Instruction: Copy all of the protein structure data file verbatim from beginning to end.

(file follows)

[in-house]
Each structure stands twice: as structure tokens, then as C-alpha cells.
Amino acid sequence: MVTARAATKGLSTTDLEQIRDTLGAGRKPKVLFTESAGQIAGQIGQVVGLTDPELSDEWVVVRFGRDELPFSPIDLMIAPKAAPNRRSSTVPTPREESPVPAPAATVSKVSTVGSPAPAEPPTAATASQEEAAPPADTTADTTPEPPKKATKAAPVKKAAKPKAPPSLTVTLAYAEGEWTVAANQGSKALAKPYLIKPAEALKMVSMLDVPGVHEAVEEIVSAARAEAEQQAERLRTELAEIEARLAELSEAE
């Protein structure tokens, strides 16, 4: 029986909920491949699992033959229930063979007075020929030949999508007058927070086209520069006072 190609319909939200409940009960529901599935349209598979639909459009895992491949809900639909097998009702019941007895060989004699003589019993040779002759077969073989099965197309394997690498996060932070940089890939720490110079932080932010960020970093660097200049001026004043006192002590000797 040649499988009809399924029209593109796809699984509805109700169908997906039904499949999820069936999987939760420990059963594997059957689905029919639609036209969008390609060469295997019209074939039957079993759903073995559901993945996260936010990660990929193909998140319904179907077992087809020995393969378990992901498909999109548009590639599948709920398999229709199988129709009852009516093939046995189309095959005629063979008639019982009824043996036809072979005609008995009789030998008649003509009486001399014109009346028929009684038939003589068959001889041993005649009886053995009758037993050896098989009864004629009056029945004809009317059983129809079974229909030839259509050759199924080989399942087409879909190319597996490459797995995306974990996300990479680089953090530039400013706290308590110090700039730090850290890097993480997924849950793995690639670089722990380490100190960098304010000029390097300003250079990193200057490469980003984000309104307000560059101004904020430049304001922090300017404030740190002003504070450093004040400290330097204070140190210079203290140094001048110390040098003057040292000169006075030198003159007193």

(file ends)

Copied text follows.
[in-house]
Each structure stands twice: as structure tokens, then as C-alpha cells.
Amino acid sequence: MVTARAATKGLSTTDLEQIRDTLGAGRKPKVLFTESAGQIAGQIGQVVGLTDPELSDEWVVVRFGRDELPFSPIDLMIAPKAAPNRRSSTVPTPREESPVPAPAATVSKVSTVGSPAPAEPPTAATASQEEAAPPADTTADTTPEPPKKATKAAPVKKAAKPKAPPSLTVTLAYAEGEWTVAANQGSKALAKPYLIKPAEALKMVSMLDVPGVHEAVEEIVSAARAEAEQQAERLRTELAEIEARLAELSEAE
């Protein structure tokens, strides 16, 4: 029986909920491949699992033959229930063979007075020929030949999508007058927070086209520069006072 190609319909939200409940009960529901599935349209598979639909459009895992491949809900639909097998009702019941007895060989004699003589019993040779002759077969073989099965197309394997690498996060932070940089890939720490110079932080932010960020970093660097200049001026004043006192002590000797 040649499988009809399924029209593109796809699984509805109700169908997906039904499949999820069936999987939760420990059963594997059957689905029919639609036209969008390609060469295997019209074939039957079993759903073995559901993945996260936010990660990929193909998140319904179907077992087809020995393969378990992901498909999109548009590639599948709920398999229709199988129709009852009516093939046995189309095959005629063979008639019982009824043996036809072979005609008995009789030998008649003509009486001399014109009346028929009684038939003589068959001889041993005649009886053995009758037993050896098989009864004629009056029945004809009317059983129809079974229909030839259509050759199924080989399942087409879909190319597996490459797995995306974990996300990479680089953090530039400013706290308590110090700039730090850290890097993480997924849950793995690639670089722990380490100190960098304010000029390097300003250079990193200057490469980003984000309104307000560059101004904020430049304001922090300017404030740190002003504070450093004040400290330097204070140190210079203290140094001048110390040098003057040292000169006075030198003159007193």